I’m a big podcast fan. Every morning I try and start my day with one and I’ve recently started to document this ‘journey’ on Twitter, partly for my own interest but also to help anyone else looking to use podcasts but who, maybe, are unsure of which ones to select and listen to. My podcasts topics encompass a wide range of topics from politics to sport to mindset and to education. In the last year, I’ve attempted to use podcasts as much as theoretically possible in my lessons and have started the process of explaining the purpose and rationale to my pupils.
Why is using podcasts beneficial in teaching?
- A new and different medium to transmit knowledge
- Access to podcasts can easily be achieved through an electronic device
- A vehicle to expand pupil knowledge and pique their interest aside from the textbook
- A way to connect information and draw links within the course to wider and more up-to-date news
- Pupils can listen to podcasts in their own time
- It is a great approach to promoting story telling
- Instead of just reading information, pupils can hear the voice behind certain projects or viewpoints
- Pupils can access information from leading academics or commentators in a variety of different fields
- Often they are short and created with entertainment in mind
- Most podcasts are free
- It can be a way to improve and enhance literacy and widen pupil vocabulary
- Links to future ambitions and opportunities to create their own
What do you need to be careful of when using podcasts in teaching?
- Length – how long do you want the podcast to be you are sharing? Do you need to select certain parts?
- Purpose – why have you selected that particular podcast? What links does it have to what you are studying?
- Pre-Listen – have you already listened to the podcast yourself? Where are the transitions? Where are the specific areas that you need to pick up on?
- Rationale – do the pupils really understand why you are introducing them to or using a podcast?
- Activity – what do you want the pupils to do while they are listening to the podcast?
10 ways to using podcasts in your teaching:
- Question Crib Sheet
The most simple approach. Pupils listen to a podcast and complete a question and answer style sheet while doing this. This note-taking style exercise can be structured in different formats and can feed into classroom discussions and further explanations. It could also represent a ‘fill in the blank’ style structure.
- Reflection Activity
No question crib sheet is set for pupils to complete while they are listening to the podcast but instead, pupils are asked to write their reflections on their understanding of the information afterwards. This can be done in a note-taking format or can be done in paragraphs.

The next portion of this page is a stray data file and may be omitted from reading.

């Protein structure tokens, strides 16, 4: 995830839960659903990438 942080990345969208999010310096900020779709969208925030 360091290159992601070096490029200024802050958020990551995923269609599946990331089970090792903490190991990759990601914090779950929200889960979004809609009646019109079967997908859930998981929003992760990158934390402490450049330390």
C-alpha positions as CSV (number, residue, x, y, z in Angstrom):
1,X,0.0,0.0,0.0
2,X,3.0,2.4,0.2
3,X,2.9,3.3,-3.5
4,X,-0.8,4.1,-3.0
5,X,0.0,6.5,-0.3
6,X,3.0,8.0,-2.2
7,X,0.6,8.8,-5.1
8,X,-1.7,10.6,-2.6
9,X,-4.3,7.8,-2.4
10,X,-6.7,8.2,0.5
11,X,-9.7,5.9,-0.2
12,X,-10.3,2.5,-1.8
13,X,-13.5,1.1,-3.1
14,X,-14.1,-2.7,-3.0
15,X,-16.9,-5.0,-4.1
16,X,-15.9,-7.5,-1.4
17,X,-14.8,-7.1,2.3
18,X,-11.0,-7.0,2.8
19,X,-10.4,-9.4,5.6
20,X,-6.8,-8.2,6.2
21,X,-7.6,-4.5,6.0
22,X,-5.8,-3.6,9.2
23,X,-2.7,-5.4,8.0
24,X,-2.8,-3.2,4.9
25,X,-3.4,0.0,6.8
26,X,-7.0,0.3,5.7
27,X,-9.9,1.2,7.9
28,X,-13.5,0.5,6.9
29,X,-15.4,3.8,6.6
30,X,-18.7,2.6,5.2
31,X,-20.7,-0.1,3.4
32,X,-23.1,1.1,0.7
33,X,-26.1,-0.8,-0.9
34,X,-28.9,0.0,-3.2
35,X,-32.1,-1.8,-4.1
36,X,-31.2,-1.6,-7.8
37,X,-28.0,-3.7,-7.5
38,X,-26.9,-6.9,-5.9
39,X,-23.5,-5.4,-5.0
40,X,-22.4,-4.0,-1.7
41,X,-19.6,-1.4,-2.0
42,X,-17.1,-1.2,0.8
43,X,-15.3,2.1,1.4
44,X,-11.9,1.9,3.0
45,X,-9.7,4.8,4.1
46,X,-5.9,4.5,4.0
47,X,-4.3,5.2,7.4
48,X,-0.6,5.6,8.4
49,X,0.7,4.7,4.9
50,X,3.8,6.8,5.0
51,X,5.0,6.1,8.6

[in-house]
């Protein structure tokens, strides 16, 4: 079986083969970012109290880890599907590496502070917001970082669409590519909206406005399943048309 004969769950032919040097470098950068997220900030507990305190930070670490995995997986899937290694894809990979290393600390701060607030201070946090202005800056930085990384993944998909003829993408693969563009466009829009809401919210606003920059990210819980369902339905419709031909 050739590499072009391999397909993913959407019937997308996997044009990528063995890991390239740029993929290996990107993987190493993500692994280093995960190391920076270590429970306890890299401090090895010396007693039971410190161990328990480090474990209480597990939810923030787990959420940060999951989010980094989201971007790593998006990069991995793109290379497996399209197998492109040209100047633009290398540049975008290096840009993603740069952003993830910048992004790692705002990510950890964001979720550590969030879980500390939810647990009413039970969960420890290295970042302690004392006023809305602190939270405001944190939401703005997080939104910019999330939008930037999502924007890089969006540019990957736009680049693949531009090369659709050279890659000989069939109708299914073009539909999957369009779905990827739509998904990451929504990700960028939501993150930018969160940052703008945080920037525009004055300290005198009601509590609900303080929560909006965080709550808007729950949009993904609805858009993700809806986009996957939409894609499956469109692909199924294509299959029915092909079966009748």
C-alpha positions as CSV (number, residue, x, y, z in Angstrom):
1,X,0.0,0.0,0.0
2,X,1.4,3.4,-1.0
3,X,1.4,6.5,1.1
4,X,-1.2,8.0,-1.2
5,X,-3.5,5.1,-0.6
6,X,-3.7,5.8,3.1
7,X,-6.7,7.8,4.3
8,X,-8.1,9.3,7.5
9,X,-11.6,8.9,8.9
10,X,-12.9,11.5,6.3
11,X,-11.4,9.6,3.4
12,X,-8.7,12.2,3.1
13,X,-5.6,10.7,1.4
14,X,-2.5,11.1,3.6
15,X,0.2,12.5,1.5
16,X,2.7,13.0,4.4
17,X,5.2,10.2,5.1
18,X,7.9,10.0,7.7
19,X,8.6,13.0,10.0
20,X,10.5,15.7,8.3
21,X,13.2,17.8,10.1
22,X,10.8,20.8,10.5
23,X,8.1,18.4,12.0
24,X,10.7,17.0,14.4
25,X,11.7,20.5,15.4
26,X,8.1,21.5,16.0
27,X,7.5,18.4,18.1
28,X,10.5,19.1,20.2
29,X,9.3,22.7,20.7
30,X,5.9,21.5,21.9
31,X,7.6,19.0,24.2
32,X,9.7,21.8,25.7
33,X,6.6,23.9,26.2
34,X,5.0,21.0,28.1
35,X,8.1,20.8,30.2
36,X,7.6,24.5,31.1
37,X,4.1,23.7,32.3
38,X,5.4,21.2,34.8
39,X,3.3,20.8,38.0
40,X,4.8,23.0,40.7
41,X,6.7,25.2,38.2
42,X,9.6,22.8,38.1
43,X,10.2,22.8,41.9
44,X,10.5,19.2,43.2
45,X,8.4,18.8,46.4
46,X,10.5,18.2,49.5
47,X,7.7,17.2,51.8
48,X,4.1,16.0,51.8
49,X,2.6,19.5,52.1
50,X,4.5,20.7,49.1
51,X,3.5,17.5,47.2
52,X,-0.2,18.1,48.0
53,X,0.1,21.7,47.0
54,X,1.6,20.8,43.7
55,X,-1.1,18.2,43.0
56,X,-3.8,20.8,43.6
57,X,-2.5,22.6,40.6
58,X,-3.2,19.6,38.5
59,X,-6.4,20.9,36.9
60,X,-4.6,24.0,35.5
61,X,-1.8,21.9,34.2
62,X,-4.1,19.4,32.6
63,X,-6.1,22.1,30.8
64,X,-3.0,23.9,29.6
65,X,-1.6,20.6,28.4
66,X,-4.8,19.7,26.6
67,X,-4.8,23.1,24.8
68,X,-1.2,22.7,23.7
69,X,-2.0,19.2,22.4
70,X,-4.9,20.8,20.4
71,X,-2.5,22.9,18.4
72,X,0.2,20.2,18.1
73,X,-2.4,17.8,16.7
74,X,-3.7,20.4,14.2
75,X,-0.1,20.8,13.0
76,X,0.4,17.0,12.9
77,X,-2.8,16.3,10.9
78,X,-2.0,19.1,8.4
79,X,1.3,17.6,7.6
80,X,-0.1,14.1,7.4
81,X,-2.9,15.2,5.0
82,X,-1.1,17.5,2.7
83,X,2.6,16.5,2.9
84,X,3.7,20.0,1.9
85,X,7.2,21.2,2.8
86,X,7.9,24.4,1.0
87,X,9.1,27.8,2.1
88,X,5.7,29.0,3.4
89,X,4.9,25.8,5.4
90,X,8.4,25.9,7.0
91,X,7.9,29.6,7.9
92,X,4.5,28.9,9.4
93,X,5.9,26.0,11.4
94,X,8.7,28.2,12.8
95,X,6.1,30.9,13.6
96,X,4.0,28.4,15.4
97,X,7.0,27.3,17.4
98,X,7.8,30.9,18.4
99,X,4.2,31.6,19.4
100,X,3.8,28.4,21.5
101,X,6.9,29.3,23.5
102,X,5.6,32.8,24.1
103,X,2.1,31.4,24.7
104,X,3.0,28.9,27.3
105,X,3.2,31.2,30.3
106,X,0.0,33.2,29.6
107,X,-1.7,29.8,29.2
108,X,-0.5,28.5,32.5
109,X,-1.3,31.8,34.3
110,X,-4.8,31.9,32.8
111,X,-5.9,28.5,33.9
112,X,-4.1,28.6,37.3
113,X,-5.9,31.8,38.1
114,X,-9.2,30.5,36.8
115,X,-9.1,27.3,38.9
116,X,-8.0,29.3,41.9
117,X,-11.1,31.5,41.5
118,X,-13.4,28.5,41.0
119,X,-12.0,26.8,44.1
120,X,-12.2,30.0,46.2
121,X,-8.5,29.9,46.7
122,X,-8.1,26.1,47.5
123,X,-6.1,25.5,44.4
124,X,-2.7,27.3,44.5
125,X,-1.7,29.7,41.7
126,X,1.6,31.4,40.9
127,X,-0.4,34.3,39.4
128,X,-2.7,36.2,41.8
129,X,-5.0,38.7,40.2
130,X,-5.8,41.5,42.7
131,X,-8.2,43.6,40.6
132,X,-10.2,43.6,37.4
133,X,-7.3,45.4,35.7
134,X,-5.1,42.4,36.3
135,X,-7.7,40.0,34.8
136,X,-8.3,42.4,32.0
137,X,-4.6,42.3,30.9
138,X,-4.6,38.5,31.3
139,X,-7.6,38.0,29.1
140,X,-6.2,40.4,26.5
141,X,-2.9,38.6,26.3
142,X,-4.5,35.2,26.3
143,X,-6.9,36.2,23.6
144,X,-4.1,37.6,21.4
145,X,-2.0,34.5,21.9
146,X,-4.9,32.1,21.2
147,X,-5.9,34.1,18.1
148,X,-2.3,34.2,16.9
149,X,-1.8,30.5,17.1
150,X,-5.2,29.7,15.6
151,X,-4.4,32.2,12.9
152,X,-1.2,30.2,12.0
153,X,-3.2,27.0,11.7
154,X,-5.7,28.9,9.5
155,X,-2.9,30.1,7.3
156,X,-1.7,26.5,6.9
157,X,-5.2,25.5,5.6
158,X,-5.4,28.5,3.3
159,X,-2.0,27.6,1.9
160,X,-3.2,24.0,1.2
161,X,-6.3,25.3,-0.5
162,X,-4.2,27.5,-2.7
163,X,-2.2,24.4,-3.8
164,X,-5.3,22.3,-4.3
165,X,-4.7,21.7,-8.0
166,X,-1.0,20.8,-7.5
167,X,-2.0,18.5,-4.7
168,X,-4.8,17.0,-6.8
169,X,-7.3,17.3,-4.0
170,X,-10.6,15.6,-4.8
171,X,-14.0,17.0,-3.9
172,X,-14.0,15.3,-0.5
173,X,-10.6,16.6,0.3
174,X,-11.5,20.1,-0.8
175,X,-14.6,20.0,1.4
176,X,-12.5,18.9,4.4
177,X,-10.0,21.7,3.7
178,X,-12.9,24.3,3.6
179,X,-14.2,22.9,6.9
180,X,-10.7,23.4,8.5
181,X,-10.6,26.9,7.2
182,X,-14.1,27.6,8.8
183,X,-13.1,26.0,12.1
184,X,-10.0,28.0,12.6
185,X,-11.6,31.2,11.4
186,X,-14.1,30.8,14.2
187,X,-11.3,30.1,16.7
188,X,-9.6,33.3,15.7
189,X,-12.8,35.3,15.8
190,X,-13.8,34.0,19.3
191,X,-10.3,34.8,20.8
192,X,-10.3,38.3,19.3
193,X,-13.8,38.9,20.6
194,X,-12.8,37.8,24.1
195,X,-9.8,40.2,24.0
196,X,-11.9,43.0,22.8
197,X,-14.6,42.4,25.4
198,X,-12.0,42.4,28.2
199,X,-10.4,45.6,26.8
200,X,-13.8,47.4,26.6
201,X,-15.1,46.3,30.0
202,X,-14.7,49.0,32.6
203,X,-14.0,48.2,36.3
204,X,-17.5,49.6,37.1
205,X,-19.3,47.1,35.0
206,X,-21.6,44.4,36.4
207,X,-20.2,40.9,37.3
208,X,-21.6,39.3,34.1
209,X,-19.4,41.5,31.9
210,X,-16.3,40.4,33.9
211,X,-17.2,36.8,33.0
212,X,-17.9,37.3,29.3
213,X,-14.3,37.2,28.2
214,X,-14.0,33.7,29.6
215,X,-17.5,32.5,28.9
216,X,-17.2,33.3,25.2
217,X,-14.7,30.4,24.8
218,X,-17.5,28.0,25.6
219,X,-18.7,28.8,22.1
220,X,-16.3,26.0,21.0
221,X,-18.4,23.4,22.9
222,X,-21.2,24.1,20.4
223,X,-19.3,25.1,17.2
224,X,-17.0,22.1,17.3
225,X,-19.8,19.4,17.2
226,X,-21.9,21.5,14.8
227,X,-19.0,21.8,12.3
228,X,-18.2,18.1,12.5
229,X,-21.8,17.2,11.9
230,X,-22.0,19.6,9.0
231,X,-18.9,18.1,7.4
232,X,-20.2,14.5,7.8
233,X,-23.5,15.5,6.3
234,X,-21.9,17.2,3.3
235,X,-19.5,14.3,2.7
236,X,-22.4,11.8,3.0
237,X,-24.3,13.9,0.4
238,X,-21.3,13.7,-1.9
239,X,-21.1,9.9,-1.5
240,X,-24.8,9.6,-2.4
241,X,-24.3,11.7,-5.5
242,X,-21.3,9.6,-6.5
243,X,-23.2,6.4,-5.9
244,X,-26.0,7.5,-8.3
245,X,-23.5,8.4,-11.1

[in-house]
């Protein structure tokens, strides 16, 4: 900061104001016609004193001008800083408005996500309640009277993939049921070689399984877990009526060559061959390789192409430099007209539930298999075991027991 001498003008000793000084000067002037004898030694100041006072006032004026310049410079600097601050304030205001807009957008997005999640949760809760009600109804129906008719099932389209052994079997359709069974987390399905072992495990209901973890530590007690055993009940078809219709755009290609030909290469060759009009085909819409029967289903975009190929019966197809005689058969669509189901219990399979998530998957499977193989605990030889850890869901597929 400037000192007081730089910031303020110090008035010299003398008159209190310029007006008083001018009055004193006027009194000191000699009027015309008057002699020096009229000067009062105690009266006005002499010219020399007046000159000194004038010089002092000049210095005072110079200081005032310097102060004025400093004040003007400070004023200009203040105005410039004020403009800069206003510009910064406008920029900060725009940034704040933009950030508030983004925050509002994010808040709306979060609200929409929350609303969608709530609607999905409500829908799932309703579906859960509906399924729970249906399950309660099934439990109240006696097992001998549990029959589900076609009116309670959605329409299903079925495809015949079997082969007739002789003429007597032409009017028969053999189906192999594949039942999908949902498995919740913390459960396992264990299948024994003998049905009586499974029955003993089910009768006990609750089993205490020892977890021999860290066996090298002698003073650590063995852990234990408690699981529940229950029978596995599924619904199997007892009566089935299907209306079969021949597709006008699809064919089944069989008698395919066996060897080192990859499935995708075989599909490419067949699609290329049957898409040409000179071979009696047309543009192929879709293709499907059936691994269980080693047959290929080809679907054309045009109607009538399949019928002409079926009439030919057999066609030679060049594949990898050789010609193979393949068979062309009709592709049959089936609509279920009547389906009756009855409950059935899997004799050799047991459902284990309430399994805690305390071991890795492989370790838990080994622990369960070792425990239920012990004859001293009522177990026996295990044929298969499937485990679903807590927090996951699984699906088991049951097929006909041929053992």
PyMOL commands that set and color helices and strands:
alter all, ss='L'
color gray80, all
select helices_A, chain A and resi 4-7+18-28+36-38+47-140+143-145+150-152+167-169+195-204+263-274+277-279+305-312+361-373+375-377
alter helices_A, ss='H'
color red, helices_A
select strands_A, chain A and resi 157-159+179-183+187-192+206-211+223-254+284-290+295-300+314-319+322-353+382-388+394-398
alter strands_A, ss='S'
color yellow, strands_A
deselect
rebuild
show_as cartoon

- Prediction Activity
Provide pupils with a pre-made summary of the podcast and ask them to predict what might happen next, what the presenter may go on to talk about, how it links to your course or what vocabulary they may use. Reflect on your predictions at the end and discuss arguments.
- Glossary Activity
Provide pupils with a glossary of any key terms or vocabulary that are used in the podcast and, within the specific context, ask them to work out what those terms may mean. The glossary could also be pre-completed and can be used as a guide when listening.
- Creating their own Podcast
Pupils are asked or given the option to create their own podcast relating to a particular topic they are studying.
- Summarising within the flow of the lesson (Seminar Style)
Play the podcast (or a part of the podcast) within the lesson itself and stop at certain points for a question and answer style reflection activity. Pupils are not required to write anything but instead verbalise their reflections or summaries at certain points.
- Creating a bank of podcasts
Putting together a catalogue of useful podcasts and sharing this with pupils to listen to in their own time. A ‘Podcast List’ to complement any ‘Wider Reading’ lists you may have in your department.
- Further Research
Focus on the podcaster themselves and ask pupils to research the individual further and reflect on how they came to be making a podcast themselves on that particular topic. The channel can also be researched as well.
- Creative Activities
Pupils could engage with the podcaster through ‘writing them a letter’ or ‘creating a poster summarising the podcast or in an attempt to sell it’. This could also be a homework task or creative project or assessment.
- Turn your lessons into podcasts
This has partly come from using Teams but ensure all of your lessons are recorded and saved and these can be used as future podcasts for catch-up or lessons moving forward.
Below are some of the podcasts I currently listen to: